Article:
And here is what a reviewer on Goodreads had to say:

This book was hilarious! I would go so far as to say that this book belongs on the must-read list for kids, and a copy belongs in every library and on every elementary classroom bookshelf!!

I had never read anything by David T. before, but am now a fan!


Click Here to grab a copy of Auntie Maim on today.

PS: Do me a favor. After you’ve read the book, return to the Amazon site and leave a review — and please be honest! Thanks.


Kids from 9 to 13 Should Not Pass Up
This 5-Star Adventure and Mystery Book

Madame Charmaine is “a ripping yarn in the tradition of Huck Finn”

Madame Charmaine, which is part one of The Sheldon Beasley Series, chronicles the adventure one summer of four close friends, three boys and a girl, all 12 years old, who discover a locked “treasure chest” half buried in the sandy shore of the Missouri River following a spring flood.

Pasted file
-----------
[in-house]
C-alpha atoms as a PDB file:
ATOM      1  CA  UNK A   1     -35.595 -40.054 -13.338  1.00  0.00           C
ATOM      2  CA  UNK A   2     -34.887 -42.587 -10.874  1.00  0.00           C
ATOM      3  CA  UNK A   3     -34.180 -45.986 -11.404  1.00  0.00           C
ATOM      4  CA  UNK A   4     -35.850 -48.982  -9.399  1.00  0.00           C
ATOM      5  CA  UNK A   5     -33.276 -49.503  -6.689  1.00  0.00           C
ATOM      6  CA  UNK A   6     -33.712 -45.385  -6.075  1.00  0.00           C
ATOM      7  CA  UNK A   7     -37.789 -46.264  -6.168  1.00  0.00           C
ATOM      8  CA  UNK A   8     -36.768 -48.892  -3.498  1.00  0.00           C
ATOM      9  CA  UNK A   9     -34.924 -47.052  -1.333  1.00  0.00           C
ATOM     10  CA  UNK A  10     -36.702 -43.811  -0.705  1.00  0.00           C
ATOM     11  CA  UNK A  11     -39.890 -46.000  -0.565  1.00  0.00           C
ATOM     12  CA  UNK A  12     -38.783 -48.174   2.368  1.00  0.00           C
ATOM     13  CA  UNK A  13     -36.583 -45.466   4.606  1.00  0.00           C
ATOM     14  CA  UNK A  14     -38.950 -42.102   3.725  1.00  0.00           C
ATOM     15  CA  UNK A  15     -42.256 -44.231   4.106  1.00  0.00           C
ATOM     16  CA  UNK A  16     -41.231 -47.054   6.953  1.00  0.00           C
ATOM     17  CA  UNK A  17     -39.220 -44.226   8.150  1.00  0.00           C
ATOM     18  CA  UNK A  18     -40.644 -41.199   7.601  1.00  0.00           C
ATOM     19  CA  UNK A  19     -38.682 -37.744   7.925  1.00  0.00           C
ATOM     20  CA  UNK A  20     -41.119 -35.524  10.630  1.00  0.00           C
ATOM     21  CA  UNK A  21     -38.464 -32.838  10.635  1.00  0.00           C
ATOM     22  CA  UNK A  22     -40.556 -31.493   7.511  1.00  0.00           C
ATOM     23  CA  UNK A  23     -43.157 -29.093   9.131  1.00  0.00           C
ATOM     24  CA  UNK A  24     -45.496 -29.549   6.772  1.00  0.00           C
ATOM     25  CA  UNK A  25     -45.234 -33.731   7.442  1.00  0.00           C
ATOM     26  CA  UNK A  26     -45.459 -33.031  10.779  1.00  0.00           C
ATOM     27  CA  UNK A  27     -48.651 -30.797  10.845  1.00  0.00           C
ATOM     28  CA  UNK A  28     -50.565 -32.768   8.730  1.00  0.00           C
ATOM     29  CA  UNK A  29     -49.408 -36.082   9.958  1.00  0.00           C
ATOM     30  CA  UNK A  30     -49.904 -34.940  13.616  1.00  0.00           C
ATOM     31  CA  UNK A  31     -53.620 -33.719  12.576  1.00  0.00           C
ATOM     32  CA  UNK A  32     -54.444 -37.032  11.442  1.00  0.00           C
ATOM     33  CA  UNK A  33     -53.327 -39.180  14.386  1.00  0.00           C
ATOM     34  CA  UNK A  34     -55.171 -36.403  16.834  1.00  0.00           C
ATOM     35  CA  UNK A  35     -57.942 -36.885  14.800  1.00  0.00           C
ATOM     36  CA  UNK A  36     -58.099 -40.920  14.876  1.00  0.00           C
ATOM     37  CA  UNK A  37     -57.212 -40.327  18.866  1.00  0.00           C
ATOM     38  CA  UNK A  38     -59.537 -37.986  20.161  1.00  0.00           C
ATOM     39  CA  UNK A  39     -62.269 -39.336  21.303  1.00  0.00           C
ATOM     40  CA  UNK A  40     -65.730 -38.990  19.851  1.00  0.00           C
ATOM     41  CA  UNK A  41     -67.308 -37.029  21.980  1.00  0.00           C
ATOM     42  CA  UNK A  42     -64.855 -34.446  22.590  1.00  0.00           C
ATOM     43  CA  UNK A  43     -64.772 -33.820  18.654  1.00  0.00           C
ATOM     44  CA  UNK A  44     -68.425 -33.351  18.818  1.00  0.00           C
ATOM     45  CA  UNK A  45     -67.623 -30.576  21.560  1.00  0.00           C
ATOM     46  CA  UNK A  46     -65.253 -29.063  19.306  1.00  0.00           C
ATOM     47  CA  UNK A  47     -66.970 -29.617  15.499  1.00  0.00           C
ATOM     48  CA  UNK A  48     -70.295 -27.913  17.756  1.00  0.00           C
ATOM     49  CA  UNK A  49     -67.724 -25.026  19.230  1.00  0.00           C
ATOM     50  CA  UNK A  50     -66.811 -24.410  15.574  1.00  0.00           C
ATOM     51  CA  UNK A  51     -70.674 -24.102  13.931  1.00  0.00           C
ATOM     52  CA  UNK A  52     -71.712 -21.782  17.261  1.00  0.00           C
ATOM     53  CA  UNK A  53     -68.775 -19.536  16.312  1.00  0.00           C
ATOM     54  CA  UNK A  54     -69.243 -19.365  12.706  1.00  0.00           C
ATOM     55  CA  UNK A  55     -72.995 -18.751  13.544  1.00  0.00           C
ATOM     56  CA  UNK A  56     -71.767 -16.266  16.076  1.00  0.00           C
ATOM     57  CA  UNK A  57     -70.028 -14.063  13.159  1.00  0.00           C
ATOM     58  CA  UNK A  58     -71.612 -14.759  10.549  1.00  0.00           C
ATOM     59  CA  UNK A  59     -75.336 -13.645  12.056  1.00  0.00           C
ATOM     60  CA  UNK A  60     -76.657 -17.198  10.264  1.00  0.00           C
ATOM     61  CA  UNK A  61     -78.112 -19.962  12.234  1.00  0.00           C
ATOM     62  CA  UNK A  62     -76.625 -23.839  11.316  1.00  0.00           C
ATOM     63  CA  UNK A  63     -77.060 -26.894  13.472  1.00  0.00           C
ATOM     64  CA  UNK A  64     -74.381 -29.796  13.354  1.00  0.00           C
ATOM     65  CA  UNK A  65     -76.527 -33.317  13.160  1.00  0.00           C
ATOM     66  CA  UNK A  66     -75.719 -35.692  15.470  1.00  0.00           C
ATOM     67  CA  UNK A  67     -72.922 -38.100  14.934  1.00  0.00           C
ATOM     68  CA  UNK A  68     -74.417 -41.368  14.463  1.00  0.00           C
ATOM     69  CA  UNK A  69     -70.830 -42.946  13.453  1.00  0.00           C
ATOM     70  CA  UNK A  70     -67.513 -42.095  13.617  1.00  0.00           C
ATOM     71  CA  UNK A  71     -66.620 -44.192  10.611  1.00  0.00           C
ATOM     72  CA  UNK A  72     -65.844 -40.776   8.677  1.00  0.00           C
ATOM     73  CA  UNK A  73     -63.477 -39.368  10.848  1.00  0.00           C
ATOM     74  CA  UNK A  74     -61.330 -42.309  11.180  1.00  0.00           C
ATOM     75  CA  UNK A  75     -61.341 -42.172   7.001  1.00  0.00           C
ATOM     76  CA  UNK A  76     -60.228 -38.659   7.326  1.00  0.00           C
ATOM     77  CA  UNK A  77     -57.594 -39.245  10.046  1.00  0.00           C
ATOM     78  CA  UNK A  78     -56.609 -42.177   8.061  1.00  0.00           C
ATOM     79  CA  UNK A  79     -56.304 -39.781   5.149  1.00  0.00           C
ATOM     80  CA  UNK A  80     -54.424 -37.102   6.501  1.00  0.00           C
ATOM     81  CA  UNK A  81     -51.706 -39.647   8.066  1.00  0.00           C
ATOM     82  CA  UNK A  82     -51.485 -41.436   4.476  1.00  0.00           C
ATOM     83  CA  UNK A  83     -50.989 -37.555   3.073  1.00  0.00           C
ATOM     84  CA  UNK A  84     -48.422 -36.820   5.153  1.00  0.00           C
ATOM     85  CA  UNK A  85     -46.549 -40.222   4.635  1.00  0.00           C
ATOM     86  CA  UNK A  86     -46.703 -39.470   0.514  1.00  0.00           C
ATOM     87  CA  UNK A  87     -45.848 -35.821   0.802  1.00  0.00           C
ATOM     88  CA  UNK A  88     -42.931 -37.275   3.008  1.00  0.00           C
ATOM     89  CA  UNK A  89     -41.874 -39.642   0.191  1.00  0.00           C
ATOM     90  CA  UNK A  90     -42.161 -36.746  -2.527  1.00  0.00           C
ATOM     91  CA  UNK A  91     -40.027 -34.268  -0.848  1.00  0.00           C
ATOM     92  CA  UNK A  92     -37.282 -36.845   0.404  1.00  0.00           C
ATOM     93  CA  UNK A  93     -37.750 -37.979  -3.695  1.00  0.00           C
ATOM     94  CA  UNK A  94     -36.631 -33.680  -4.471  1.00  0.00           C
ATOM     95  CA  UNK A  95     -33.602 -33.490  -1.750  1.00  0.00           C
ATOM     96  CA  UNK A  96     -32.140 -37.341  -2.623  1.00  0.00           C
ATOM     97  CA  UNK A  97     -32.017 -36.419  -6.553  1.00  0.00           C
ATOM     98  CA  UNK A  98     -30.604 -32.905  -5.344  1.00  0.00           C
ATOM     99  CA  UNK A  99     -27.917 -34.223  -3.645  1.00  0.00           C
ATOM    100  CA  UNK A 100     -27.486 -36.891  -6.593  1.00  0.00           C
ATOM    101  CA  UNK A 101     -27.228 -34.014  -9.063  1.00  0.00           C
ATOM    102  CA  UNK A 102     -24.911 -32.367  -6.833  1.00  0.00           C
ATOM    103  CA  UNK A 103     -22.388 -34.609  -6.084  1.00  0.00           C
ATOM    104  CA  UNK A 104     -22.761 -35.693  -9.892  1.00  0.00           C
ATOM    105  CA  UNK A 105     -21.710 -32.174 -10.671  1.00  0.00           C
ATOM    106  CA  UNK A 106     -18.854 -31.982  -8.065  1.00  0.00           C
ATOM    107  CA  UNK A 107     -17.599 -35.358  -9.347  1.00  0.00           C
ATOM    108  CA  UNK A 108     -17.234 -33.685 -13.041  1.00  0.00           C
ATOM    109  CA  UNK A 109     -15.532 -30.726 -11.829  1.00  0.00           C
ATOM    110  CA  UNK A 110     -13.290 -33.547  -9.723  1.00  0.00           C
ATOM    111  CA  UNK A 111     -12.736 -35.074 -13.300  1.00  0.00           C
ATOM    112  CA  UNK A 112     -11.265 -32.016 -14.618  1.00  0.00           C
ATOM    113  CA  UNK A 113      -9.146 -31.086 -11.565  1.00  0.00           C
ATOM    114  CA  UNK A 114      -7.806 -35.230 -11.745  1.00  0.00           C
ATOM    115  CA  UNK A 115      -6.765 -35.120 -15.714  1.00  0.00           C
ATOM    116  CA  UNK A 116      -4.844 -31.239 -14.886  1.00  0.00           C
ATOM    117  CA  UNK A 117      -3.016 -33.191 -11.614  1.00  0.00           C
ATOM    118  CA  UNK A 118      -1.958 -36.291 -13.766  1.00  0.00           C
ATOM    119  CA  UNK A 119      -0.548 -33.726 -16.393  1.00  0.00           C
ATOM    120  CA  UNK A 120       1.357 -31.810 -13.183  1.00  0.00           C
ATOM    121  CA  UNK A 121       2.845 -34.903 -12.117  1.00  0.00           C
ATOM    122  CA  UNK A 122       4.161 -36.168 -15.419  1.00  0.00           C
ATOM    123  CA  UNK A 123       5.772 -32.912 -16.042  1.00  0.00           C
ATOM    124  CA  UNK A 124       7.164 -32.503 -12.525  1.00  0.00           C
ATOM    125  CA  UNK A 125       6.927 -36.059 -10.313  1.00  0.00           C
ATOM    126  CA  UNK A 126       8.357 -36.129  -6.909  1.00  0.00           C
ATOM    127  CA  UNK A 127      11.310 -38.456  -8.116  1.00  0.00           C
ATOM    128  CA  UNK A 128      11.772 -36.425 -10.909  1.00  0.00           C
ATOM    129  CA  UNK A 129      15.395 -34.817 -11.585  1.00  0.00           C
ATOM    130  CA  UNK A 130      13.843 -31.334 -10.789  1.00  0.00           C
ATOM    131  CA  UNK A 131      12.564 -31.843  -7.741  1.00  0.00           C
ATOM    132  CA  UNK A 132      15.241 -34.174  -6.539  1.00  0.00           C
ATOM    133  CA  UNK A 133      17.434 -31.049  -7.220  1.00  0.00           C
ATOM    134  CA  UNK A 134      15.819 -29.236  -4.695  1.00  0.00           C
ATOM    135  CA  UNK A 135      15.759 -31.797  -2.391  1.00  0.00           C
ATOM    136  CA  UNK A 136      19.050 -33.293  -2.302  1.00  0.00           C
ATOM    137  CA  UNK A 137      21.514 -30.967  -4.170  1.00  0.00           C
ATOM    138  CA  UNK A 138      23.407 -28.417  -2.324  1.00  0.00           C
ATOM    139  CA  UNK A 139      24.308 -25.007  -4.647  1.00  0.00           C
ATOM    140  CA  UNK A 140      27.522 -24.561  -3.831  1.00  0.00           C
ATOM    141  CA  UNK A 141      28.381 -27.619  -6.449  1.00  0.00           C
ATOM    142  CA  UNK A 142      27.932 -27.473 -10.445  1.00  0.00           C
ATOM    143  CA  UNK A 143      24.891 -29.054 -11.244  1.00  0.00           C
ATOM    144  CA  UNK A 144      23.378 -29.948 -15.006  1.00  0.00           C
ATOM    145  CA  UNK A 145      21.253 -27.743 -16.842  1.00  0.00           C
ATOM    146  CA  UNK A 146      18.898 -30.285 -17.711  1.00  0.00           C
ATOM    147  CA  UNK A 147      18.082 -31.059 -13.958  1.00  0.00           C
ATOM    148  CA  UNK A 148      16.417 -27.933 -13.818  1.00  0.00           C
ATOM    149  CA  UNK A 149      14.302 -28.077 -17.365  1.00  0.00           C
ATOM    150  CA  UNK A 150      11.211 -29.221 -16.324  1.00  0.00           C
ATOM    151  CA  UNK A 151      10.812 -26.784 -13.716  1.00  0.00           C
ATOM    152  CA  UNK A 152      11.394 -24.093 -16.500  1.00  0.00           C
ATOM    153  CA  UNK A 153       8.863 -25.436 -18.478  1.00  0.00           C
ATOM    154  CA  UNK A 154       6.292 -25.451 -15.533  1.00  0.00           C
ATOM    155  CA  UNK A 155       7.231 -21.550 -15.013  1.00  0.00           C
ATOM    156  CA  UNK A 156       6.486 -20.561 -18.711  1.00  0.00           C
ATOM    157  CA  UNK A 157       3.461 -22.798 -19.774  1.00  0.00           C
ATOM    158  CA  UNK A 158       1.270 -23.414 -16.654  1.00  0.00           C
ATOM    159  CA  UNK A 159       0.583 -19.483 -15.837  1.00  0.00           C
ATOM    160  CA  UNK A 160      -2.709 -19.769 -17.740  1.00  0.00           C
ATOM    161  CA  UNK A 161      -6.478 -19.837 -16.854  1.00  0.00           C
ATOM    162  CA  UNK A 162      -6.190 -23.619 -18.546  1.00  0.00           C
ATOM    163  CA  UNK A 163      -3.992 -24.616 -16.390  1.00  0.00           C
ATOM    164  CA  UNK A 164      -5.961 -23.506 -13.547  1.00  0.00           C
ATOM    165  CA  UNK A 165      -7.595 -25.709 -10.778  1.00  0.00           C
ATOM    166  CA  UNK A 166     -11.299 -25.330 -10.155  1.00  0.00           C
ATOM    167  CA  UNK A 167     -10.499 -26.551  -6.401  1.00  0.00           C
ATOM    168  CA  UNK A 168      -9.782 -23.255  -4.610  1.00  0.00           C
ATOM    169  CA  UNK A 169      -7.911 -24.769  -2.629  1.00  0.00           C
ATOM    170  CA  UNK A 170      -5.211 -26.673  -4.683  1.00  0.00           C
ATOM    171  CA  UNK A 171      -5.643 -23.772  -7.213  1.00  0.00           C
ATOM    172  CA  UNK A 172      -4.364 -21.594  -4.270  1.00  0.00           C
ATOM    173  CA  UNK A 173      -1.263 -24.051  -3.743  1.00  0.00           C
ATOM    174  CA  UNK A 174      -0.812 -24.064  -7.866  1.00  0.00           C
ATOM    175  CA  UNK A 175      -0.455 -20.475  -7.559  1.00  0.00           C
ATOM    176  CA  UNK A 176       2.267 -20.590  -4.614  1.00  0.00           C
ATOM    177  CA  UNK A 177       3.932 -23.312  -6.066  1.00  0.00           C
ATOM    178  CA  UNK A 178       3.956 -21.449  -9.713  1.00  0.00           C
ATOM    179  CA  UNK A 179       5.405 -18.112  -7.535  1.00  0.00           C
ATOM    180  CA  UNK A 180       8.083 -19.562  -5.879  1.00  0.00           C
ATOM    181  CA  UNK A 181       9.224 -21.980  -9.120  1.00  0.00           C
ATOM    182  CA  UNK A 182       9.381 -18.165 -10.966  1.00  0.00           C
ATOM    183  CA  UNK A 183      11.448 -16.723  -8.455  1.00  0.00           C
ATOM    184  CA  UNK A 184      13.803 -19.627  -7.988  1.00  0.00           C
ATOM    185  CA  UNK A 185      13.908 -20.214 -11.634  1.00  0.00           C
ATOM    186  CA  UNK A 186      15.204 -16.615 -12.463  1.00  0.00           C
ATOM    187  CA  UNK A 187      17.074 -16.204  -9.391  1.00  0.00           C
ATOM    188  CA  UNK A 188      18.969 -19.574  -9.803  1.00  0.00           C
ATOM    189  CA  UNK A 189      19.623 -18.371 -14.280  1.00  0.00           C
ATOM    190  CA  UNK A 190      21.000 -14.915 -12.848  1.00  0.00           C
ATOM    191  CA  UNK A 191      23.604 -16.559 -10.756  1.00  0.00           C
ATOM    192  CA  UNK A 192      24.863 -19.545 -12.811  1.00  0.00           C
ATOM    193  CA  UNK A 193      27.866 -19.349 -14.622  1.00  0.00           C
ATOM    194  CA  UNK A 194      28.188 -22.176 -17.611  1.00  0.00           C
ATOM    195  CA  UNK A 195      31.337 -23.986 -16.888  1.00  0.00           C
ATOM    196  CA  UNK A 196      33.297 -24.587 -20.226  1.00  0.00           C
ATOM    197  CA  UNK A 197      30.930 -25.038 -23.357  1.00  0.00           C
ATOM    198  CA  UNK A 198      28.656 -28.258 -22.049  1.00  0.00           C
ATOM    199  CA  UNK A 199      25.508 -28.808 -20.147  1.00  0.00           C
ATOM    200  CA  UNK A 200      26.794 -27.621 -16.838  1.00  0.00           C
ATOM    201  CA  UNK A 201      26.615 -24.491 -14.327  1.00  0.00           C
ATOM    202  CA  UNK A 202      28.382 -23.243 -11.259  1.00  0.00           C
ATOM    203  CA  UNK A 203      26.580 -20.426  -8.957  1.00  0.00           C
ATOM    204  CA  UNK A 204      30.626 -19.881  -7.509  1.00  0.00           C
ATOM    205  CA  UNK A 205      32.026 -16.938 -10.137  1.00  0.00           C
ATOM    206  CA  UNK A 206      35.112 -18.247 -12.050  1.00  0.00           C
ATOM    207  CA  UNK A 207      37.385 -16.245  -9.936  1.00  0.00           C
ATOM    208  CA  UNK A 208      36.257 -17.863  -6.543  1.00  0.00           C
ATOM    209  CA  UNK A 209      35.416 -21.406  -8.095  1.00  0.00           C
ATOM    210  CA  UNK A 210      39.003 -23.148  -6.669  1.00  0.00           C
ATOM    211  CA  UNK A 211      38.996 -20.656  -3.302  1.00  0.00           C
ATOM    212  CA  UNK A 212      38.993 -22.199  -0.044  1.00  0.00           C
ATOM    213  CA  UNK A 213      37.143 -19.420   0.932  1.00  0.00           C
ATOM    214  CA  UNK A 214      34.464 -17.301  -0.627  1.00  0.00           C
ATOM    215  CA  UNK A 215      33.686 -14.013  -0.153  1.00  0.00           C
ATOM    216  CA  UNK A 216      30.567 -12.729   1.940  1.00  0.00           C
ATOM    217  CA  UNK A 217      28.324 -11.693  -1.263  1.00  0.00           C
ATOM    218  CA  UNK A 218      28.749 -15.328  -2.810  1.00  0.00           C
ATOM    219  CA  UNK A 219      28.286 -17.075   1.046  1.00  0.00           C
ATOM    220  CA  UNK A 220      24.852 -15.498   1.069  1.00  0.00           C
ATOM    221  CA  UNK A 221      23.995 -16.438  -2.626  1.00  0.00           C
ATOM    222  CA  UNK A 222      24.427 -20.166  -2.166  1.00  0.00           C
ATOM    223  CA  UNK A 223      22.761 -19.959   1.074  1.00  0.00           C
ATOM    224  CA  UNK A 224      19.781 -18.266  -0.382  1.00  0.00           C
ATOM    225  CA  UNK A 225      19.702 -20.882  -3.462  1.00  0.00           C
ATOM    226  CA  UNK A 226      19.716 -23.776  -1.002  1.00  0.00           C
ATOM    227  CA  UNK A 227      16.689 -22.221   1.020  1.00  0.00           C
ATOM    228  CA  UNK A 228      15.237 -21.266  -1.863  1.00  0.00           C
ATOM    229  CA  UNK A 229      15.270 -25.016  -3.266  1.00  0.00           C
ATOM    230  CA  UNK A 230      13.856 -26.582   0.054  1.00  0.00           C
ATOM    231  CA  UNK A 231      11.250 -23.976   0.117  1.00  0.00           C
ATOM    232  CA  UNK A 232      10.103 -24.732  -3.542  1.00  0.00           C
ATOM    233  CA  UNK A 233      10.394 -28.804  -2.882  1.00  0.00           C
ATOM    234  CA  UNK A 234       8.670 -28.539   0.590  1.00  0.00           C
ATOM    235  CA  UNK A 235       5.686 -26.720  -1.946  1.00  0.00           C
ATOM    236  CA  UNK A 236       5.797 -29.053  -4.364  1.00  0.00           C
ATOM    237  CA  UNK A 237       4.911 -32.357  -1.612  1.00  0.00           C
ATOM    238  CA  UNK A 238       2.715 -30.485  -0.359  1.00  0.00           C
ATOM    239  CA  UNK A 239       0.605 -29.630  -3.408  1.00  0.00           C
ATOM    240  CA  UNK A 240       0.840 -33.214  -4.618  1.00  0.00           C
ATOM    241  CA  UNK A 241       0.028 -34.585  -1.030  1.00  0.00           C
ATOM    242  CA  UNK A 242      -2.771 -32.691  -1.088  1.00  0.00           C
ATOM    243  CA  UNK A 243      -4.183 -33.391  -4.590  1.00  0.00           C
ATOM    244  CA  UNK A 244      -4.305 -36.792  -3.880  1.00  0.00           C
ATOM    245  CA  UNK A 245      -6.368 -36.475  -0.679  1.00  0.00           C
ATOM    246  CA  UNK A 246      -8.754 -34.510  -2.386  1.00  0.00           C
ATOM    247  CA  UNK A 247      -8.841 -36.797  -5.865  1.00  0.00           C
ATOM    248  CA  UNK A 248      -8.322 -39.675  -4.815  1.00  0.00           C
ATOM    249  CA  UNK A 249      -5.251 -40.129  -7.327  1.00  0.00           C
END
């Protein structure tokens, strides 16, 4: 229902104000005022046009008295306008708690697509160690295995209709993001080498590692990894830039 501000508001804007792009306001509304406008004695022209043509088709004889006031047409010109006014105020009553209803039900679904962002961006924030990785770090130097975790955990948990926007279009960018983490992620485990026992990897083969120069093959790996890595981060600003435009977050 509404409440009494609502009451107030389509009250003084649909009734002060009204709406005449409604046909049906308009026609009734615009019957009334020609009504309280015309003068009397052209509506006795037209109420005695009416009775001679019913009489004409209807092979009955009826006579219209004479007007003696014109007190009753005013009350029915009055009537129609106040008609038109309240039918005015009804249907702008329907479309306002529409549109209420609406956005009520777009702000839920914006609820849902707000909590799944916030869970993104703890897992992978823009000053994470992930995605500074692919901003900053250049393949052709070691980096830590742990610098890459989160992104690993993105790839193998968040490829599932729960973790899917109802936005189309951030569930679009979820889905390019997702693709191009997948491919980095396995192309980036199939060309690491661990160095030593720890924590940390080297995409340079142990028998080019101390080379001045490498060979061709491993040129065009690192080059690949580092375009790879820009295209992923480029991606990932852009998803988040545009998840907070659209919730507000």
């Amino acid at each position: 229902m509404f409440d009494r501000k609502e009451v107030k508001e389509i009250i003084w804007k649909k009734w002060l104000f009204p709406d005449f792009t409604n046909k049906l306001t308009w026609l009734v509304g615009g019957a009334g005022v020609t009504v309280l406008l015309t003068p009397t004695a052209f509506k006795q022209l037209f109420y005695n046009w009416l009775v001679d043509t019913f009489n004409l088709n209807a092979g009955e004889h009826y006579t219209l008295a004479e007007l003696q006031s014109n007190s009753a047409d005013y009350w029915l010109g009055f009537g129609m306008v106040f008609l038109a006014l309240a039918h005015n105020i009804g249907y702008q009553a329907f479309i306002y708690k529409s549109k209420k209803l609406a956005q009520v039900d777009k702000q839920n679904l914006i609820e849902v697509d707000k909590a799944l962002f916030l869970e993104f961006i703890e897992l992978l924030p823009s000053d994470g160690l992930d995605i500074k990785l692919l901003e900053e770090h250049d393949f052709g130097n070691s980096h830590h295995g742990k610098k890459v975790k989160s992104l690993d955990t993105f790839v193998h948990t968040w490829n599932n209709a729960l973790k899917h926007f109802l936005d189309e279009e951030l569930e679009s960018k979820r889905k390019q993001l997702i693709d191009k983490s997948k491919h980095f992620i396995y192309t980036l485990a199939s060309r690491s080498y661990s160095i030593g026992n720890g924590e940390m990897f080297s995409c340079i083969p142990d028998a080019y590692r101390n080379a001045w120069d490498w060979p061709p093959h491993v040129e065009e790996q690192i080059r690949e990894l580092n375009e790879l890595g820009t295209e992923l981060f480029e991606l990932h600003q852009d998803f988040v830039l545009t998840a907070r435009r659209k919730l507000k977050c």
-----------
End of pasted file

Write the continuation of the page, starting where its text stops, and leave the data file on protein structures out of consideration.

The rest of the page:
As they play detective and try to find out who buried the chest and what its strange content means, they meet up with a tall, mysterious woman in a turban and soon find out that they are playing a dangerous game, one that threatens to bury them alive in a grave of their own digging.

Here is what reviewers at are saying about Madame Charmaine:

Madame Charmaine “is about the inherent magic of being 12 years old and experiencing adventures that contain a hint of danger. It is an excellent story for children at or near that age.”